Any good comedian will tell you that one of the more humorous subjects is marriage; most people will be amused, and at least half the audience will nod in sympathy or agreement. People like to laugh about the differing perspectives and experiences of men and women. For instance, the pastor of a small fishing village along the Atlantic coast was passed a note during the service which read, “John Jones, having gone to sea, his wife desires prayers from the congregation for his safety.” However, being rather near-sighted, the pastor misplaced the comma, so he read, “John Jones, having gone to see his wife, desires prayers from the congregation for his safety.” In another instance, a married couple who were constantly fighting met for the first time with a marriage counselor. At one point in the session, the wife called her husband “Hon.” The counselor noted with relief, “Well, things can’t be too bad if you’re still calling your husband ‘Hon.’” The wife snorted in disgust, and said, “Heck, I’ve been calling him that for years—Attila the Hun.” On yet another occasion, someone asked a pastor how that afternoon’s wedding had gone, and he said, “Everything was fine, until I asked the bride if she would ‘obey’ her husband. She shouted, ‘What! Do you think I’m crazy?’ The groom was in something of a daze, and at that moment he said, ‘I do,’—and that’s when the fireworks started” (illustrations from homily notebook, “Marriage”).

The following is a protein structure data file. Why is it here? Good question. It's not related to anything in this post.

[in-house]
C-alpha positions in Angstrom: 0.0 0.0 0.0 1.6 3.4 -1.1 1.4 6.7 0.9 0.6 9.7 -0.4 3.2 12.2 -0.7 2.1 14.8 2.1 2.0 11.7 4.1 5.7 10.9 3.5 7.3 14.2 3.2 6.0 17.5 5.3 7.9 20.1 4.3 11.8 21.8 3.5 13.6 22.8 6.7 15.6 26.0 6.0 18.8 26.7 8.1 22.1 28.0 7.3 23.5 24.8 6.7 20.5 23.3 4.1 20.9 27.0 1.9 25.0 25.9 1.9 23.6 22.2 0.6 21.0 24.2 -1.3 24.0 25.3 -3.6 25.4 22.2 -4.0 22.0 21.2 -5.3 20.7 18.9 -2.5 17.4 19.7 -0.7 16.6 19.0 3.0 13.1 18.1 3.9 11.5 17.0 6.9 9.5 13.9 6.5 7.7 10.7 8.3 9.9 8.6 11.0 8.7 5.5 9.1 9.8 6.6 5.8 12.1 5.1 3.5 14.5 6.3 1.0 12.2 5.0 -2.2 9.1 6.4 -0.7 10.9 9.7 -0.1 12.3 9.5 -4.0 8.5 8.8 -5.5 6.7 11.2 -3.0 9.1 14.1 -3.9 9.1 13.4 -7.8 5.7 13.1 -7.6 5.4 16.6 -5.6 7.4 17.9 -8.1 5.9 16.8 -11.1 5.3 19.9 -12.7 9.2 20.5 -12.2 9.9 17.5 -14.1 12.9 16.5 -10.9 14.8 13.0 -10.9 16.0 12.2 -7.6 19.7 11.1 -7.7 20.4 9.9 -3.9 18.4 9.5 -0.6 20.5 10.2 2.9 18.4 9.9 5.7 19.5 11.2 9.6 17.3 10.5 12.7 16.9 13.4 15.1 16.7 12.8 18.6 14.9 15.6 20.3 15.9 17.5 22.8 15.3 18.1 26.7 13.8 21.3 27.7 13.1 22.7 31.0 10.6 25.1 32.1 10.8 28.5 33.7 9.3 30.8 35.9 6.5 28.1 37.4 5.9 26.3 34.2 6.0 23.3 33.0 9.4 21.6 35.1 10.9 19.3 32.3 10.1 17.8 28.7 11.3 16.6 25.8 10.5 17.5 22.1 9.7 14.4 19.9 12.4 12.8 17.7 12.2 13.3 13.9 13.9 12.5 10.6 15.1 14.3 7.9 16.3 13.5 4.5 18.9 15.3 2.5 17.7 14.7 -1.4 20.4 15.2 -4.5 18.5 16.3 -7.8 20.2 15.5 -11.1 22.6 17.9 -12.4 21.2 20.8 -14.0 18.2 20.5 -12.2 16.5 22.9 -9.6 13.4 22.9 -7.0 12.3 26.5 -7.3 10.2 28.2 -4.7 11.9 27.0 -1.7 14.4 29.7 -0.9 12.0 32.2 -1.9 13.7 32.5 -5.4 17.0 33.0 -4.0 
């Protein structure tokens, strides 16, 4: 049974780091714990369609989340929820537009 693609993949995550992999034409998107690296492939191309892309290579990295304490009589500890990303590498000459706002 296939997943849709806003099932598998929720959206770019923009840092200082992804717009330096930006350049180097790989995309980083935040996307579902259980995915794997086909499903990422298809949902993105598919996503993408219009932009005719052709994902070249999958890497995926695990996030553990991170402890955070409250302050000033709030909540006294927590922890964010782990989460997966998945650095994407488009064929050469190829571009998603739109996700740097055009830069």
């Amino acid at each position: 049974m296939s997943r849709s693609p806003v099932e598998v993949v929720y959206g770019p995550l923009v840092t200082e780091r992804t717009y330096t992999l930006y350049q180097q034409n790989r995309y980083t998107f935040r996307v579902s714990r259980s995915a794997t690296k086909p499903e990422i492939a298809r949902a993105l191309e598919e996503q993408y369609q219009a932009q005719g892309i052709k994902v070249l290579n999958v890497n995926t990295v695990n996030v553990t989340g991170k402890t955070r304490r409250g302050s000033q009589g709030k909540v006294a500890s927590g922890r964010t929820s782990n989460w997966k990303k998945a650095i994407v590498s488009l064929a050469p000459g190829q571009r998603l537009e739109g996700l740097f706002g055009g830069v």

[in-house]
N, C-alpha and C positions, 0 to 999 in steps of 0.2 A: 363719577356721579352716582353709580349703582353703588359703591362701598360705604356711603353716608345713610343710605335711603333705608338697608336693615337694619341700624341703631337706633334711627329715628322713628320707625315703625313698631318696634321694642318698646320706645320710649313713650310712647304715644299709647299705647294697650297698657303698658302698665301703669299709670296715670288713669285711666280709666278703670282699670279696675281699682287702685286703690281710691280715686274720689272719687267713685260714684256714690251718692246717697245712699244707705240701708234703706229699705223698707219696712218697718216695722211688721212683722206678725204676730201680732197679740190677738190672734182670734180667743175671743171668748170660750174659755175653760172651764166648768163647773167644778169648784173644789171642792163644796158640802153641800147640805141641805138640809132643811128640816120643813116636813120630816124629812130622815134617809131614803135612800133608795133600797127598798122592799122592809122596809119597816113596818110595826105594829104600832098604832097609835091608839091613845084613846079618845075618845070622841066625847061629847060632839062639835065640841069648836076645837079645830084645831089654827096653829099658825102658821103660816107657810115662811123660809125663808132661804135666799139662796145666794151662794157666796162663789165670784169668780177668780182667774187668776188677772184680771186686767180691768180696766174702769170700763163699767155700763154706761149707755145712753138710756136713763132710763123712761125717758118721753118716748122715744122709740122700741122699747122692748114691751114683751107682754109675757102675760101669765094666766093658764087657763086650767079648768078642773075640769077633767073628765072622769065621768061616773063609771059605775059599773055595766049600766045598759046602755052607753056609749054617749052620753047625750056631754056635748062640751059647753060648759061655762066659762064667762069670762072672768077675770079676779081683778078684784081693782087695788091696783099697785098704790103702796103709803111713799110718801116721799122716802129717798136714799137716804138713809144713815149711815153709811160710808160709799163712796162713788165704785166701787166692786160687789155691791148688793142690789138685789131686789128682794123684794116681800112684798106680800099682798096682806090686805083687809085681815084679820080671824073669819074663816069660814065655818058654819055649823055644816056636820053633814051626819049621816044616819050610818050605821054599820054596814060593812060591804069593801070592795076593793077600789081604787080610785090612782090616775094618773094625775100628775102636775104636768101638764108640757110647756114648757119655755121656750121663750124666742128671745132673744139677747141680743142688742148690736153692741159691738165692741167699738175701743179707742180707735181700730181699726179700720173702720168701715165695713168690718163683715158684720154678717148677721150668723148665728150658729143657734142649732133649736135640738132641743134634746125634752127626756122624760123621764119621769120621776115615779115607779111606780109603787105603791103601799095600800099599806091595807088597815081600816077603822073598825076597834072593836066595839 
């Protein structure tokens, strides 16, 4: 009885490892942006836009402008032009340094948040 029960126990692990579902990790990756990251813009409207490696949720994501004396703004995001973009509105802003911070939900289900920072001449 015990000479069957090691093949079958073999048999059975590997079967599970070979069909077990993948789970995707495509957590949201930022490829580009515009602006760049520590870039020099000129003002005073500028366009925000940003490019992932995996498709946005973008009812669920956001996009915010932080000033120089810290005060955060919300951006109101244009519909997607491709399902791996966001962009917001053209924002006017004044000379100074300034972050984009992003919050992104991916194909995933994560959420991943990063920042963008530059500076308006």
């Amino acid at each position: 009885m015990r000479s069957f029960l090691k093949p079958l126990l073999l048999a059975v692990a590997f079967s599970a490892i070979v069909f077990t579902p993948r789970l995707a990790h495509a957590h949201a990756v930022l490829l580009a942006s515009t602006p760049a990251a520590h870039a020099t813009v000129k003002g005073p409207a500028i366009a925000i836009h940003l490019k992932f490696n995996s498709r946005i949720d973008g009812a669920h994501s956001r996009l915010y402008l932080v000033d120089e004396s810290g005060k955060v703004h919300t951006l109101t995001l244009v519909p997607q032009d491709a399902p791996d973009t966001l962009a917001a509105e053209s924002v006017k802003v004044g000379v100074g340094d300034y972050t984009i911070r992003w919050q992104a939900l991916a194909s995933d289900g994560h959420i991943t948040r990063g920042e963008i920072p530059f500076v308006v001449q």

All kidding aside, I think most of us would agree—based on our own observations, if not on first-hand knowledge—that marriage is often the context, or cause, of some of the most miserable people, and some of the happiest, to be found anywhere on earth. Sometimes husbands and wives can become indifferent toward each other, disgusted with one another, or even devoted to causing their spouses to suffer. Other married couples are truly a joy and inspiration to everyone who knows them, and are just as deeply in love after thirty, forty, or fifty years of marriage as they were when they were engaged or on their honeymoon. Jesus speaks of blessings and woes in regard to our attitude toward life, and this is very appropriate on World Marriage Day, for the same dynamic seems to be at work between husbands and wives. If we live in a selfish manner, thinking only or primarily of ourselves, we’ll end up lonely, empty, and miserable—but if we’re open to God’s grace, especially as it comes to us through other people, our lives will be enriching, fulfilling, and happy. God created us in a spirit of love, and only by living and sharing this experience can we truly find ourselves and achieve our purpose in life.